Parents were thrown into disarray as they travelled to pick their children up from school and began to receive text messages from other parents stating "persons dressed as clowns seen loitering around primary schools," as one text read.
Wong was running late for the school run and when she arrived at the school gates her 9-year-old daughter Anne, who usually waited at her Singaporean school, was no where to be seen.
Speaking to VICE World News, Wong said: “I was held up due to traffic and my mind started racing when I didn’t see Anne waiting for me."
In a panic she checked her phone, opened Facebook, and saw her worst nightmare – floods of social media posts filled her screen showing pictures of men dressed up as clowns and approaching children in uniform.
Some worrying posts even mentioned that the creepy clowns had "paid" children to follow them.
“Clowns are terrifying, even to adults,” Wong said.
“This is any parent’s worst fear. What if they turned out to be psychopaths and murderers wanting to harm children?”
The terrifying sightings took place on Monday, 20th September outside primary schools in the eastern part of the island.
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Despite Singapore's famously low crime rates, the parents were particularly on edge after a recent violent incident at a school in July which tragically saw a 13-year-old killed by another student with an axe.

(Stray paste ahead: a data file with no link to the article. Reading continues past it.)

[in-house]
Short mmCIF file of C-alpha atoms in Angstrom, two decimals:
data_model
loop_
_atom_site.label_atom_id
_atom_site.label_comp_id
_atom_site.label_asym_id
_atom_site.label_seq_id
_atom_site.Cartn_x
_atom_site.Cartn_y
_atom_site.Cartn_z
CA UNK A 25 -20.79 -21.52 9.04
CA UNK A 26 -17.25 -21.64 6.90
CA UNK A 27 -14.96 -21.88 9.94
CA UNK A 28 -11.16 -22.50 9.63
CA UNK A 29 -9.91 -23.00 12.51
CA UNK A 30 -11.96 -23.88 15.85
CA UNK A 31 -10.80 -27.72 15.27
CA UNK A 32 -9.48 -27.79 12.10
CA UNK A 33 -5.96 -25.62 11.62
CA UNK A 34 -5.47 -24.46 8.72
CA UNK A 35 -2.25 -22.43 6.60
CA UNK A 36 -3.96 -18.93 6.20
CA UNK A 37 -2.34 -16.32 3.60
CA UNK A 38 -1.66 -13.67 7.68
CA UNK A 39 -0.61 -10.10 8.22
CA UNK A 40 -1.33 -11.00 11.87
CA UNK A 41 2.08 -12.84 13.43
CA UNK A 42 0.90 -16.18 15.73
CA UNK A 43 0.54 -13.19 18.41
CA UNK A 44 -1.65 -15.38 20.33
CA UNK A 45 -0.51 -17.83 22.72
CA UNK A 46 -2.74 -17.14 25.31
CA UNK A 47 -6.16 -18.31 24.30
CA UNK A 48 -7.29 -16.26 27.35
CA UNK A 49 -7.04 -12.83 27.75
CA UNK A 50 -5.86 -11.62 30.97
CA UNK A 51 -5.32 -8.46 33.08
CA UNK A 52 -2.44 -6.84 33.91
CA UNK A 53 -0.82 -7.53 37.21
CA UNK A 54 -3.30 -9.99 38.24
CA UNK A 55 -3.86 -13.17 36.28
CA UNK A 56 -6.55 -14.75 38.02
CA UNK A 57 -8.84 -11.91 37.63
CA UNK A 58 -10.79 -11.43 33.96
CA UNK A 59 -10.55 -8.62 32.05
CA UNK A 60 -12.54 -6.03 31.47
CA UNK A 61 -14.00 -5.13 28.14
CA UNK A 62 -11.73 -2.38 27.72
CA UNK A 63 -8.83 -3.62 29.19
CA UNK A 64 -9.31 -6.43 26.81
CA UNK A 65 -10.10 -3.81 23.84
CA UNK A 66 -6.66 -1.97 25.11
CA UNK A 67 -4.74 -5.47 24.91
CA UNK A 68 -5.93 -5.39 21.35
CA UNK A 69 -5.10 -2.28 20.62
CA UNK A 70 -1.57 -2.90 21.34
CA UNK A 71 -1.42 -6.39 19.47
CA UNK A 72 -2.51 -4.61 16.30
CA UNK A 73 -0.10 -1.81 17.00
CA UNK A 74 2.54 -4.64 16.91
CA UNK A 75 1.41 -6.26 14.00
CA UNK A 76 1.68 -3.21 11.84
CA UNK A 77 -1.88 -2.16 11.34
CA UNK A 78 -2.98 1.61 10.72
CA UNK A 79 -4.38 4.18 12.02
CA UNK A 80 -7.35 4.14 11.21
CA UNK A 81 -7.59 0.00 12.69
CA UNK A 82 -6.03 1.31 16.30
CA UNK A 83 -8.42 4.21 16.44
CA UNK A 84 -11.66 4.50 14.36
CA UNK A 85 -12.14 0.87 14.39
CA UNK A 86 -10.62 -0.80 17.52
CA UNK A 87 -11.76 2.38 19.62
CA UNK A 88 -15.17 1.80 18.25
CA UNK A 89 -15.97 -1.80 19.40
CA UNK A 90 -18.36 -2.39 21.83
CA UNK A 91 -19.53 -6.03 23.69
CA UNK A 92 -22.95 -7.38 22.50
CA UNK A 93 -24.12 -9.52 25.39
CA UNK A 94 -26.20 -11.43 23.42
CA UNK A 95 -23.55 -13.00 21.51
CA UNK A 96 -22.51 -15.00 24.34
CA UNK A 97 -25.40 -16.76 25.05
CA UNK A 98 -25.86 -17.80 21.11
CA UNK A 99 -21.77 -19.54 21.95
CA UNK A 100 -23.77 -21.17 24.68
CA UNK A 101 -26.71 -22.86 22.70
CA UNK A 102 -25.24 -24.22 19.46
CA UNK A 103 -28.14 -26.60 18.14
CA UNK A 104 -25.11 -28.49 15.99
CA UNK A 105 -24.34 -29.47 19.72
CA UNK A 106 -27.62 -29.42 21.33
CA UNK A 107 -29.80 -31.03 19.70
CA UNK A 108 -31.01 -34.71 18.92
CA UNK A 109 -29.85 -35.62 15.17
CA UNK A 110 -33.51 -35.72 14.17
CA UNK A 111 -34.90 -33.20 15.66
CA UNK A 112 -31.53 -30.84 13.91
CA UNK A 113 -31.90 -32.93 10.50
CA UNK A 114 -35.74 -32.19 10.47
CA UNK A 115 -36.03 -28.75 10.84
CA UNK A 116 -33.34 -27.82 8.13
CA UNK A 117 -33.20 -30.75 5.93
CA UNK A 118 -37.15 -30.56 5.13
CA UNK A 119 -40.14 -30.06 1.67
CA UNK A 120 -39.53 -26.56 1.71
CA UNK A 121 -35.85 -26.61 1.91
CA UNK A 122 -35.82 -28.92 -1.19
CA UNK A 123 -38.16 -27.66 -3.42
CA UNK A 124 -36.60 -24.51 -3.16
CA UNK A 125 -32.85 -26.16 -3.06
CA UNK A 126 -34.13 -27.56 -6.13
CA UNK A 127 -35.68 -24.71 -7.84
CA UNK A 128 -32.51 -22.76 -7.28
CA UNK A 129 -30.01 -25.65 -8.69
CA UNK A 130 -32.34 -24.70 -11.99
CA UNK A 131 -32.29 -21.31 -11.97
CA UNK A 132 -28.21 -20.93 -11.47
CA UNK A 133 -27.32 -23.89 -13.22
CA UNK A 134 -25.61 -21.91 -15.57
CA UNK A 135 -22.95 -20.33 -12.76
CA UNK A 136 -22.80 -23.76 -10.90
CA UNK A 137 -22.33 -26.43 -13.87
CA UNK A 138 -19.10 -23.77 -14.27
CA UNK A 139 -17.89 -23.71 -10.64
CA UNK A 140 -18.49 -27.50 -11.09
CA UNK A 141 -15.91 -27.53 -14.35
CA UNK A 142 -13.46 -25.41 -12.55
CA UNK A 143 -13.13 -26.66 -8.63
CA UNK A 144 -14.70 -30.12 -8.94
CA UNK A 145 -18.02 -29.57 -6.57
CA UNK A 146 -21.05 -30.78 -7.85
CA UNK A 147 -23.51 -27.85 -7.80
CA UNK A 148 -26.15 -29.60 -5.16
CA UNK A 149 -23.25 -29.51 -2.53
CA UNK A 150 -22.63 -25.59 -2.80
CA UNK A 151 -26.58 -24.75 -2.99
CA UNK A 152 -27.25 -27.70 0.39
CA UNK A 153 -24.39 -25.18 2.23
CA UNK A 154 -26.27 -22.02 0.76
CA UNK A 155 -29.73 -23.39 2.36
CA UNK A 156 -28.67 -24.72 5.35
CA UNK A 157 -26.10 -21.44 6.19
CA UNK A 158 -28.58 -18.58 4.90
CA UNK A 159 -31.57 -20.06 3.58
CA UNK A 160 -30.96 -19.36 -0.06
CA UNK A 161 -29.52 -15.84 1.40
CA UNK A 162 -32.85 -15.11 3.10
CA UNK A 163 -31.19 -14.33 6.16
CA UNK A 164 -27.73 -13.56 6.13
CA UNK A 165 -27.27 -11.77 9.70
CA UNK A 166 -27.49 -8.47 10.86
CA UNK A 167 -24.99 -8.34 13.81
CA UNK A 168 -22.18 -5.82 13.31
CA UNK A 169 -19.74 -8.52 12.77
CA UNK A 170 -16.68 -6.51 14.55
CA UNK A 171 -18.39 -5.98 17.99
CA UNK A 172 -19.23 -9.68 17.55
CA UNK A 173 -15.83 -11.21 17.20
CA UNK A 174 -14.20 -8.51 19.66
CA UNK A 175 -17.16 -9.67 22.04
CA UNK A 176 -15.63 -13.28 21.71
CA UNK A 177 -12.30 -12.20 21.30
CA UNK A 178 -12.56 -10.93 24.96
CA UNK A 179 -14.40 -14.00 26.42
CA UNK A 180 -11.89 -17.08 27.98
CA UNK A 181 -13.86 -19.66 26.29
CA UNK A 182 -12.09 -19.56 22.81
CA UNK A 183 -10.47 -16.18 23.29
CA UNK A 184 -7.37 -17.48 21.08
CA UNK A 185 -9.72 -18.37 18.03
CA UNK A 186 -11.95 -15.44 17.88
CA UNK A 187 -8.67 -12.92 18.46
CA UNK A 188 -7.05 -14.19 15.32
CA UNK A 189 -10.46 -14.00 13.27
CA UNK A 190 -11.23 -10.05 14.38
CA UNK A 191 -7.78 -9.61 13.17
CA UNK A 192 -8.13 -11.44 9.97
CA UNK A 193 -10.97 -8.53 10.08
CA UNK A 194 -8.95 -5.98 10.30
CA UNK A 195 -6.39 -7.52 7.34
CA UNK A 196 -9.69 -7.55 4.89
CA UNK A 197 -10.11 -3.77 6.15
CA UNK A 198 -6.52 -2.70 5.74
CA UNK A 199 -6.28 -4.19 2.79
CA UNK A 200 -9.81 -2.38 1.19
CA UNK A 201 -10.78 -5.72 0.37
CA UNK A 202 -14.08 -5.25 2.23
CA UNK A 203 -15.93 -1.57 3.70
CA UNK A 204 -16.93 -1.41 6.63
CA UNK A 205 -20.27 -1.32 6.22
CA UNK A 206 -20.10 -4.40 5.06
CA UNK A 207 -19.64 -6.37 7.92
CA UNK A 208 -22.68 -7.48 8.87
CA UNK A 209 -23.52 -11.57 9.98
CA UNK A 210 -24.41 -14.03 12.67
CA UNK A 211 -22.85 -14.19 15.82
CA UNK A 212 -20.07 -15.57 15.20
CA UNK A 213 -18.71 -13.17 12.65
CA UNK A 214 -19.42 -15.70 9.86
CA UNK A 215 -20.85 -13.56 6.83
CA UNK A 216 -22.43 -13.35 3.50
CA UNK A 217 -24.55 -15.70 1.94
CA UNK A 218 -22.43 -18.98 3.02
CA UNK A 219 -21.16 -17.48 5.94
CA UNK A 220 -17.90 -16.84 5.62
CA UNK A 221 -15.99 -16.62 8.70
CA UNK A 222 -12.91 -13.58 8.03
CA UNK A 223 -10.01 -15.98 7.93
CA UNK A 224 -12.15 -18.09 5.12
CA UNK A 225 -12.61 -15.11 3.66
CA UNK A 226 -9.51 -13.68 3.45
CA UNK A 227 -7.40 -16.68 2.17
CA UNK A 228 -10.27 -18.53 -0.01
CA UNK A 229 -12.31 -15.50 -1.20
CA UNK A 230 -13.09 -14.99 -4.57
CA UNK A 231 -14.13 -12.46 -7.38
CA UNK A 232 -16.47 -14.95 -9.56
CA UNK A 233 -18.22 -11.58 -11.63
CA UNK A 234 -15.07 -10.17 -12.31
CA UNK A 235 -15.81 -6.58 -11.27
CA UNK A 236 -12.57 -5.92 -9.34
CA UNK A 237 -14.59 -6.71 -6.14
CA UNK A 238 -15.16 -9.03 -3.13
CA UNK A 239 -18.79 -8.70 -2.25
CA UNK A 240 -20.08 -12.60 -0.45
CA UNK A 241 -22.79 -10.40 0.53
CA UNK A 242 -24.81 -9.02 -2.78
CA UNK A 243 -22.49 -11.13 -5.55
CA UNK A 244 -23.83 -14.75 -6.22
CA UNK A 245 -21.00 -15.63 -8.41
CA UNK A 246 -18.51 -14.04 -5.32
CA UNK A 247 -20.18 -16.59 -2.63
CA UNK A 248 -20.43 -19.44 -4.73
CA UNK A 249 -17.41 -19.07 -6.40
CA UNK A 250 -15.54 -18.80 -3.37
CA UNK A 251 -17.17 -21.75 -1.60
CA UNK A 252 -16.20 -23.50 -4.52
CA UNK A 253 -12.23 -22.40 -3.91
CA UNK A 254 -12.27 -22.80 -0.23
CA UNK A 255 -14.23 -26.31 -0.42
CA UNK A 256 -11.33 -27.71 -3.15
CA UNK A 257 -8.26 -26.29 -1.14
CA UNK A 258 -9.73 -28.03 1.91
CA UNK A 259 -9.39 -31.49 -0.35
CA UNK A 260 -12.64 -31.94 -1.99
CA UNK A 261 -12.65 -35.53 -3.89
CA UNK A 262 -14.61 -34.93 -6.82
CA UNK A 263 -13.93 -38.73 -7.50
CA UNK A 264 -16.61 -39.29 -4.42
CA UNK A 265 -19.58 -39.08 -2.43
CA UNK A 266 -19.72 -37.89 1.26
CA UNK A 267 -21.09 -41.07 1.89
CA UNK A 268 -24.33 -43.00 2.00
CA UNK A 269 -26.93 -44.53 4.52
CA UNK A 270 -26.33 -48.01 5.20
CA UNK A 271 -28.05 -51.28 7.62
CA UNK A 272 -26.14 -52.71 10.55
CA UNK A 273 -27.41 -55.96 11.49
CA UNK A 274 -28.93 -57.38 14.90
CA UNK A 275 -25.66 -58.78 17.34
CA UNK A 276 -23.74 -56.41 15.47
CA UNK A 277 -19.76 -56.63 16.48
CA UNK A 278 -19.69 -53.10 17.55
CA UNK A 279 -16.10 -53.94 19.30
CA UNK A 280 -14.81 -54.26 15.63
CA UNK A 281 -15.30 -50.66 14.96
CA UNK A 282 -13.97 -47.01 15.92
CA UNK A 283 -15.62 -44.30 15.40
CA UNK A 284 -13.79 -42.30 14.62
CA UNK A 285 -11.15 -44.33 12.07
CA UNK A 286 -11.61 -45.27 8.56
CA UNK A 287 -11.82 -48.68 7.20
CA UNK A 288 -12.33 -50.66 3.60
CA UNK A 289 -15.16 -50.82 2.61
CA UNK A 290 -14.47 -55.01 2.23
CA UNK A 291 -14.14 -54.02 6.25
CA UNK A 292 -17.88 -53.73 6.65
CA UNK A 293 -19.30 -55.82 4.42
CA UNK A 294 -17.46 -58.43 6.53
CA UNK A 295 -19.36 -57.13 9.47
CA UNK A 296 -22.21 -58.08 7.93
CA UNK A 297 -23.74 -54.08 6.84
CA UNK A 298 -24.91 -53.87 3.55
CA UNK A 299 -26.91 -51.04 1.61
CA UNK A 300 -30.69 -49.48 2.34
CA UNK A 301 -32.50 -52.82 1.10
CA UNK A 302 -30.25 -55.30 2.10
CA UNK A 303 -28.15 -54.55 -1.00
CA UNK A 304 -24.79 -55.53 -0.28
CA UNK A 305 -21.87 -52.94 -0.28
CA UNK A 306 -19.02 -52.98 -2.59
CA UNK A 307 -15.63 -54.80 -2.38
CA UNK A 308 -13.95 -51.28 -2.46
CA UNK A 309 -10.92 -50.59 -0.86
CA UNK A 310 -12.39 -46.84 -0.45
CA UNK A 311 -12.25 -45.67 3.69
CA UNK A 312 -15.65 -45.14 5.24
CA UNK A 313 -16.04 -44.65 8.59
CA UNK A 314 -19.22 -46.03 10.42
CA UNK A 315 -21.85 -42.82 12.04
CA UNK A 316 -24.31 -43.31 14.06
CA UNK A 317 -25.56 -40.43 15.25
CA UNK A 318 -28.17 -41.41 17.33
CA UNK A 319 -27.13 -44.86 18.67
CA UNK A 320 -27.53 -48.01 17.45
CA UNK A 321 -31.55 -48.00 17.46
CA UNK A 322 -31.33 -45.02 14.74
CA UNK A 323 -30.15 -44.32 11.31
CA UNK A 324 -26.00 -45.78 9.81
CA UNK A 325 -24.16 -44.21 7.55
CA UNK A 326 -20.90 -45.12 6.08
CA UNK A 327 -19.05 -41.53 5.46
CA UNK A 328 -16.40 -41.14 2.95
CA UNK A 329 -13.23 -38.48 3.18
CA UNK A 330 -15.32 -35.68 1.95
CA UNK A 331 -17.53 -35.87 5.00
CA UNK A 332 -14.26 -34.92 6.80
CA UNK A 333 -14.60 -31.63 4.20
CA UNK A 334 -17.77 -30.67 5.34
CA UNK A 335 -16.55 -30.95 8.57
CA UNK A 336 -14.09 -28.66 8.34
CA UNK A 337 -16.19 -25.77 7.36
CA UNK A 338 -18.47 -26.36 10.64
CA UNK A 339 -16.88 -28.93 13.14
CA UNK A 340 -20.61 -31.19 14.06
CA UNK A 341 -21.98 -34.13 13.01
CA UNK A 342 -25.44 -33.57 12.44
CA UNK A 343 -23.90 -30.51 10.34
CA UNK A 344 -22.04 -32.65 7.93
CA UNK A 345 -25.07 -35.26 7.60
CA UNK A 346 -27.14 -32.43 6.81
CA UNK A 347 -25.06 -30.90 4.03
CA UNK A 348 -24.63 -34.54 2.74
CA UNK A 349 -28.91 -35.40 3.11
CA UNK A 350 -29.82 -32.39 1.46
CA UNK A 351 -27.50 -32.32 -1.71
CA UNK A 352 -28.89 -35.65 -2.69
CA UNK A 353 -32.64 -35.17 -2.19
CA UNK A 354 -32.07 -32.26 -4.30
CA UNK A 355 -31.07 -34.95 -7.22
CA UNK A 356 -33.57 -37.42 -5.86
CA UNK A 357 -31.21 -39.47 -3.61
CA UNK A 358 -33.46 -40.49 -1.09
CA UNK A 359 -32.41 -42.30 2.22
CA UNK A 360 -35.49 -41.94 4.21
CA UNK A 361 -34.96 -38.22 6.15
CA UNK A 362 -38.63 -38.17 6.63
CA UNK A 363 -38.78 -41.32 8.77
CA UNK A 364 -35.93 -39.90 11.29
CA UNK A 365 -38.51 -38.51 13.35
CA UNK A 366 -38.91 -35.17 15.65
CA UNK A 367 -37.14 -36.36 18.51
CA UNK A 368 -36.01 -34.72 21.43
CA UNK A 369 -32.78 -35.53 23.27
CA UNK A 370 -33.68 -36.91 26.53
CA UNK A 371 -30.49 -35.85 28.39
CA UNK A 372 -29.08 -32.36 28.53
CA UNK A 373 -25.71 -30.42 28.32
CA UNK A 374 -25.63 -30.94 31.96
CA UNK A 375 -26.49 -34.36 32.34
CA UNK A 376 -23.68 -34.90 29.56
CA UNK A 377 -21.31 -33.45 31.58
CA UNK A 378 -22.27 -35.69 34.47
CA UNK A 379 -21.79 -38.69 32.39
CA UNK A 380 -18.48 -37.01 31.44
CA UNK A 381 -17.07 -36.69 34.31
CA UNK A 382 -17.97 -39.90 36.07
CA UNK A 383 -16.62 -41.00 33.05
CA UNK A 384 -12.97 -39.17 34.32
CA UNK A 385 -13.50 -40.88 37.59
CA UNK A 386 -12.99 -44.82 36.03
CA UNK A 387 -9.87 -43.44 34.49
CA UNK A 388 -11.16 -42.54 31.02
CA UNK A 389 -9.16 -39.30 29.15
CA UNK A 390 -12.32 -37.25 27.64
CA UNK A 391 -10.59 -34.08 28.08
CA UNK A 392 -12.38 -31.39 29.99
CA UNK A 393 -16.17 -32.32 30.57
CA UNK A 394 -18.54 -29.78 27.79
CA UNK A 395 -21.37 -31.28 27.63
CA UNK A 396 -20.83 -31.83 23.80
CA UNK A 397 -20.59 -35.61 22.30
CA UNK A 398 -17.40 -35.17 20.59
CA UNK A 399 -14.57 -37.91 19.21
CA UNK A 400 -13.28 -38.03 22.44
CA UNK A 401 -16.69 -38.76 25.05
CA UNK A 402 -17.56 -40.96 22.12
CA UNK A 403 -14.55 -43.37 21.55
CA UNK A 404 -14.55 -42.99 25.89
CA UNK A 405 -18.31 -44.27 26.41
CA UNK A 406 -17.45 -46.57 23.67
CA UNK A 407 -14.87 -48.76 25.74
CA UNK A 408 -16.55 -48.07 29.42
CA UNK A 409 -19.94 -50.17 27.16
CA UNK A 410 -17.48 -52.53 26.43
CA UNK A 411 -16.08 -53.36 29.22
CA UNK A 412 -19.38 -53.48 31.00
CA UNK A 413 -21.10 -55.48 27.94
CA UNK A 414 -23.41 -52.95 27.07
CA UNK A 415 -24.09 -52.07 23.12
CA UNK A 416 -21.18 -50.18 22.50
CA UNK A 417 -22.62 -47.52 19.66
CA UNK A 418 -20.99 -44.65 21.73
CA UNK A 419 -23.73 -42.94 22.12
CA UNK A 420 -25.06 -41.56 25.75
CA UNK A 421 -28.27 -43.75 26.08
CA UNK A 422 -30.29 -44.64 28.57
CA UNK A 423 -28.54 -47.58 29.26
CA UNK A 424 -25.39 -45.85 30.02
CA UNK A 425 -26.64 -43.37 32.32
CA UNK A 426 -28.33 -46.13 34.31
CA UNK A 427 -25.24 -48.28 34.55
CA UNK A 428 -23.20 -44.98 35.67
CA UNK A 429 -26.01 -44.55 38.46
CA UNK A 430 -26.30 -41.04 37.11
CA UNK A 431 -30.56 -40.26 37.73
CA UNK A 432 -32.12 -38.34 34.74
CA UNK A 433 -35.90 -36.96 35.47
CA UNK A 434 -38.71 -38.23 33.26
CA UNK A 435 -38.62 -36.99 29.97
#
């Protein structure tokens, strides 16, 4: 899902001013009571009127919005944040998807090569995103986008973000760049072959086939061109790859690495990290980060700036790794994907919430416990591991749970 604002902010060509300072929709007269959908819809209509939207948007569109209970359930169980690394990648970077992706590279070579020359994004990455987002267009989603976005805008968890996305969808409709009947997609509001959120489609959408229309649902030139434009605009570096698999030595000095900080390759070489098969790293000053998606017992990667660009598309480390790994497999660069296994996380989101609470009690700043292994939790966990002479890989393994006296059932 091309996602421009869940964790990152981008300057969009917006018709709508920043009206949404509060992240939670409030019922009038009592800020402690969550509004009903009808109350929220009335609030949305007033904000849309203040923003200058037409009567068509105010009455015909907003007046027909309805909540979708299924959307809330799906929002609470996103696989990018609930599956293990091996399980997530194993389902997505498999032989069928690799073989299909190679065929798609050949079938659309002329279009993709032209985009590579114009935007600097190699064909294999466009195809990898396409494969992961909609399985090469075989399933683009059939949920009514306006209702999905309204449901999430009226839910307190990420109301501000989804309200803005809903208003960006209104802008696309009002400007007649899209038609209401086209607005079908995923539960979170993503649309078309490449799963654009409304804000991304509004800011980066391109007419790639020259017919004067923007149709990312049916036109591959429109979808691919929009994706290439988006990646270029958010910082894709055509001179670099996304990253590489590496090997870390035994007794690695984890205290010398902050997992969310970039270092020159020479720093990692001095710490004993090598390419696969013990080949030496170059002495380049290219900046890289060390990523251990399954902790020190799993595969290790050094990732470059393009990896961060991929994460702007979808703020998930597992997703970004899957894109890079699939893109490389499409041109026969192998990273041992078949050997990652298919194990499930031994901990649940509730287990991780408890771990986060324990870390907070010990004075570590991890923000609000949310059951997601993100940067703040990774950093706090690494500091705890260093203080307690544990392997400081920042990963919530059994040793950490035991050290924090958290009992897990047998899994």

The Singapore Police Force told the Straits Times that it had received multiple reports about clown sightings from concerned parents.
One screenshot that was circulating on social media pictured an extremely tall man wearing clown make-up and dressed in a classic plaid shirt, staring down at students waiting at a bus stop near the school.
A local private education centre came forward to apologise for the distress caused by the clowns.
Kevin Tan, the director at Speech Academy Asia, explained to the Straits Times that they hired the clowns as a marketing campaign to promote speech and enrichment classes at their centre.
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“There was no evil intention behind the costumes and we sincerely apologise for it,” Tan said.
“We will not do it again.”
A public apology was also published on its Facebook page and clarified that their employees did not offer “any form of monetary rewards for children to follow them” and that they did not “take any children out of the vicinity.”
“We truly understand your concern for the safety of your children; hence we will be putting an immediate stop to our roadshows,” they added.
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Singapore minister Tan Chuan-Jin slammed the centre's clown idea as “nonsense” in a Facebook post.
He added: “It’s not amusing and just plain dangerous."
Concerned parent Wong was eventually reunited with her daughter Anne, who had been held indoors by teachers with several of her classmates amid the chaos.
“It was a foolhardy stunt that was done in such bad taste, especially considering that many parents and students in Singapore are grieving the events of the axe killing,” she said.
“Who in the world would think hiring men dressed up as clowns to confront children would be a good idea?”
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